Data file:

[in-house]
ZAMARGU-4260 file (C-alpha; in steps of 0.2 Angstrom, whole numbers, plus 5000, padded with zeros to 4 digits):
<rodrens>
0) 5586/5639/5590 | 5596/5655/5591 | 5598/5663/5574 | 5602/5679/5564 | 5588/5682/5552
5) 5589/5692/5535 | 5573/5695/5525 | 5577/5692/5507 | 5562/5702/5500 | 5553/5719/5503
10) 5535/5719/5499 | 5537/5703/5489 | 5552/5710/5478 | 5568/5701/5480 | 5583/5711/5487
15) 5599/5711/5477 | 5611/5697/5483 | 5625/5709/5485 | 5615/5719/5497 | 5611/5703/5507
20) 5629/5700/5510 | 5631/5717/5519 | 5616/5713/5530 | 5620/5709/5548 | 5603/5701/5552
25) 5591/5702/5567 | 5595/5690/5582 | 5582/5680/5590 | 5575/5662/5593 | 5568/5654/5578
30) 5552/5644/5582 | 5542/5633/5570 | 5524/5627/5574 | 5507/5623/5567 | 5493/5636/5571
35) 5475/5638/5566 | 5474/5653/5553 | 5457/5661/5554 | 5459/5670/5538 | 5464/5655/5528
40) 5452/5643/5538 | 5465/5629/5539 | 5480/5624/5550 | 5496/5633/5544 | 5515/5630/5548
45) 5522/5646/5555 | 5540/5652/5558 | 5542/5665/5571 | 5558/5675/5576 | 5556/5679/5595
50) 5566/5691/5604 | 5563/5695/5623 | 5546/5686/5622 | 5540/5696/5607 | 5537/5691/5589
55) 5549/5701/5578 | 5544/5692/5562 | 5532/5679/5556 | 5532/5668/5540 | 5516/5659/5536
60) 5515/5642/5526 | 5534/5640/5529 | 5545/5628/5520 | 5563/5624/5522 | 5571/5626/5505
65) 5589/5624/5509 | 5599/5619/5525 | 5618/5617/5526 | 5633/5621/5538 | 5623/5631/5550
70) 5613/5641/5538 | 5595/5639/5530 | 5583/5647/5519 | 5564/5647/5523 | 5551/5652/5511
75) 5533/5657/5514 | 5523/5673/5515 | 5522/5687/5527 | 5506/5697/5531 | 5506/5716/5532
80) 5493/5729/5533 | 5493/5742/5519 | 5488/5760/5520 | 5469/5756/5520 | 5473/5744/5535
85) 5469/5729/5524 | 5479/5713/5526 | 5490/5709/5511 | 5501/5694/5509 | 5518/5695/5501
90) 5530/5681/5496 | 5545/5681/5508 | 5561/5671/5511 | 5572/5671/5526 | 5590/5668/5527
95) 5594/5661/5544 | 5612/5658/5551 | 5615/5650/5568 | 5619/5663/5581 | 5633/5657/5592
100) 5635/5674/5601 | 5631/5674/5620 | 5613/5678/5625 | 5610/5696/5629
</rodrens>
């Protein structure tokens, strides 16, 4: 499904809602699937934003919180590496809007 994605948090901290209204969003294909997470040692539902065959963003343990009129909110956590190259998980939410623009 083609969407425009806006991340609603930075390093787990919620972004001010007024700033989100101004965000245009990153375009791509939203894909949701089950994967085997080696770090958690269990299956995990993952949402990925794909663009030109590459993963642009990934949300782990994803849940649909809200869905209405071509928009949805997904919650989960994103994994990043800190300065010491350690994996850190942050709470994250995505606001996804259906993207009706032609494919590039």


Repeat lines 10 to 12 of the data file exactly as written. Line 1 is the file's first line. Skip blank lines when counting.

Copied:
30) 5552/5644/5582 | 5542/5633/5570 | 5524/5627/5574 | 5507/5623/5567 | 5493/5636/5571
35) 5475/5638/5566 | 5474/5653/5553 | 5457/5661/5554 | 5459/5670/5538 | 5464/5655/5528
40) 5452/5643/5538 | 5465/5629/5539 | 5480/5624/5550 | 5496/5633/5544 | 5515/5630/5548